Carolina Geriatric Workforce Enhancement Program
The Center for Aging and Health at UNC received a five-year grant from the Health Resources and Services Administration to integrate geriatrics into primary care and expand interprofessional education in geriatrics.
CGWEP leadership is provided by the UNC School of Medicine’s Center for Aging and Health. Jan Busby-Whitehead, MD, is program director and principal investigator. Ellen Roberts, PhD, MPH, serves as associate program director. Cristine (Clarke) Henage, EdD, serves as Assistant Director. Visit the Meet our Staff page to learn more.
Partners include East Carolina University College of Nursing, the NC Area Health Education Centers (AHEC) Program and all nine regional AHEC partners covering 100 counties in North Carolina. Continuing education for health care professionals and families is provided by Area L, Charlotte, Eastern, Greensboro, Mountain, Northwest, Southern Regional, Southeast and Wake. AHECs, along with the the North Carolina Division of Aging and Adult Services and UNC Schools of Medicine, Nursing, Social Work, Dentistry, Pharmacy and Public Health, help the CGWEP build bridges between the clinic and the community.
Since 2010 continuing Geriatrics education through the CGWEP and its predecessor, the Carolina Geriatric Education Center (CGEC), has trained over 58,000 health professionals from all levels in medicine, nursing, pharmacy, social work, public health, dentistry, allied health, and health administration.
The Carolina Geriatric Workforce Enhancement Program is reaching out to primary care practices to ensure every provider has geriatrics knowledge. The CGWEP has 5 clinical priorities:
Falls is a quality measure that has long been a goal of the CGWEP. Between 2010 and 2015 we partnered with Mountain AHEC and Physical Therapy faculty from Western Carolina University to implement standardized falls risk screening for all patients over the age of 65 in 3 physician practices in the western part of North Carolina. In the summer of 2012 we reported an increase of 37% in falls screening rates showing a demonstrated improvement in practice and ultimately outcomes. Our research results were featured in 2 posters at the Gerontological Society of America.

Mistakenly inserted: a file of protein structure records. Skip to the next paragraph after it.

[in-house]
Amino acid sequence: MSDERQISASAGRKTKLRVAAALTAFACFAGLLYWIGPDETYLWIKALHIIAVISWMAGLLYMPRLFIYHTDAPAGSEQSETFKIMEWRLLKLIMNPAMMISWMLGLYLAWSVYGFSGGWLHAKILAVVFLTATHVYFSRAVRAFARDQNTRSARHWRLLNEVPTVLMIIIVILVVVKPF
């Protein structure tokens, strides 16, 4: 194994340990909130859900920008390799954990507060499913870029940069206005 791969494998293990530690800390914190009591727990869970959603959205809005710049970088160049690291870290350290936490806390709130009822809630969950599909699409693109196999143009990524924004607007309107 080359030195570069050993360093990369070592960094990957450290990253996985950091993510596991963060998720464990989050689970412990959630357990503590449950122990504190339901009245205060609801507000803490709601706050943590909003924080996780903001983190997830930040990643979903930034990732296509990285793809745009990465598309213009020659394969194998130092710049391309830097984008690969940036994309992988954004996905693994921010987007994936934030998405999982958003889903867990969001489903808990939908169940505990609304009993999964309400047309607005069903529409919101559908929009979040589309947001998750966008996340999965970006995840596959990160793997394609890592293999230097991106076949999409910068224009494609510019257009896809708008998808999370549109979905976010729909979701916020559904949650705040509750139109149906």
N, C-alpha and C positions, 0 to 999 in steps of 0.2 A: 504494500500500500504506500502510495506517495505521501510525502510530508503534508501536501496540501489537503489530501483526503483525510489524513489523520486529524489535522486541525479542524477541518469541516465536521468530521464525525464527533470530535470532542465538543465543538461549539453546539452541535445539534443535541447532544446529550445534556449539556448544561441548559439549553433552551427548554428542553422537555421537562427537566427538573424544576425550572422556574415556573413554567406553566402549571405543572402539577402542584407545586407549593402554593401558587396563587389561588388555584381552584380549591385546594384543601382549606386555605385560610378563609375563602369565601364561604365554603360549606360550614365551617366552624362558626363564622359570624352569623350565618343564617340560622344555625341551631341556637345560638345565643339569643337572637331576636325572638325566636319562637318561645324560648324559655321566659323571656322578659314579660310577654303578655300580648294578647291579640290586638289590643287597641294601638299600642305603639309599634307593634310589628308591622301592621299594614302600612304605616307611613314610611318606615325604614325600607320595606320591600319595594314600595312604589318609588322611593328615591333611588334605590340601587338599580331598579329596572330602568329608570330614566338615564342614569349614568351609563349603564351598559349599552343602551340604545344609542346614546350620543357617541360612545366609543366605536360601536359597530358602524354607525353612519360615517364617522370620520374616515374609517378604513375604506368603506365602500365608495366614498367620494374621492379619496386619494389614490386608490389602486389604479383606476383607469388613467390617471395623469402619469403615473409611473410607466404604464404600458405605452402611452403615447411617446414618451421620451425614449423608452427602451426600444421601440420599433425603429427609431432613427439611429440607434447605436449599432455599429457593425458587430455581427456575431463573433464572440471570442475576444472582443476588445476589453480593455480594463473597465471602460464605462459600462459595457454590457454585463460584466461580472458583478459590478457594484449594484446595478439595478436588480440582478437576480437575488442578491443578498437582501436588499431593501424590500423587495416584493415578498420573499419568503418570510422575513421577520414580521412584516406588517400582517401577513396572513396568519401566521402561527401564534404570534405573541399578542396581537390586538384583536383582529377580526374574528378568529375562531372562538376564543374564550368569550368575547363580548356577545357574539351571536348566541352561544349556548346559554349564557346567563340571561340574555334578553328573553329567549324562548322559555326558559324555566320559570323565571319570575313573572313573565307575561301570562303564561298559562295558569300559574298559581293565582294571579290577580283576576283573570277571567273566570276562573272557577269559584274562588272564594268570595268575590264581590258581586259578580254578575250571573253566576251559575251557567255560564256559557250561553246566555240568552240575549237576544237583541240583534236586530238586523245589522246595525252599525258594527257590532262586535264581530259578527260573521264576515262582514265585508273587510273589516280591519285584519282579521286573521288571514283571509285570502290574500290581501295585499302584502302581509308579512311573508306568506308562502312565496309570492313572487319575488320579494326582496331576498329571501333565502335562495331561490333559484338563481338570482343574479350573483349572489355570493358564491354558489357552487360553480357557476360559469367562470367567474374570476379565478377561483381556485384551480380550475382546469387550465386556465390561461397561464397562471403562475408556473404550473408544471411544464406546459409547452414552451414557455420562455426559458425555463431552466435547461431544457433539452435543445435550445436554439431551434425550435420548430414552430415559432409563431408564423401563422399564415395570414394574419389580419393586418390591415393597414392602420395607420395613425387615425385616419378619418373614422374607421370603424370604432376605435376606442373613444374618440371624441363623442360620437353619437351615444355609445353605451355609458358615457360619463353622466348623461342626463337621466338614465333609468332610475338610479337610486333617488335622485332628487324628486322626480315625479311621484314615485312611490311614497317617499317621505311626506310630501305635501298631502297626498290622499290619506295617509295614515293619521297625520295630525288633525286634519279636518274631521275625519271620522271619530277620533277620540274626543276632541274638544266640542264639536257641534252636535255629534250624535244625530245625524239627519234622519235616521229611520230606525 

In Wilmington our partners at Southeast Area Health Education Center increased the number of older adults who have advance care planning conversations with their providers, scanned written documents in their electronic health records or a billed advance care planning visit. This project has been expanded to 51 clinics in the UNC Physicians Network.
With additional funding from the Centers for Disease Control the CGWEP has partnered with the UNC School of Pharmacy to reduce long term use of these medications that hold a higher falls risk for older adults. This project will randomize primary care clinics into two arms. The intervention clinics will receive additional consultation from expert Pharmacists from the UNC CAMP team while the control clinics will pursue usual care. The research is expected to show a reduction in the prescribing of these drugs and perhaps a reduction in the rate of falls for patients at the intervention clinics.
The CGWEP is partnering with Piedmont Health Services, Inc, a federally qualified health center that serves rural and low income patients to reduce the percentage of diabetic patients with out of control A1Cs. Geriatricians, Family Medicine Physicians, Advance Practice Providers, Nurses and Nutritionists have teamed up to implement the American Diabetes Association Clinical App as part of this intervention. Interprofessional healthcare providers will receive telementoring on managing their diabetic patients via a regular videoconferencing meeting with endocrinologists and other experts.
For more information about Geriatric Education Centers check out the National Association for Geriatric Education.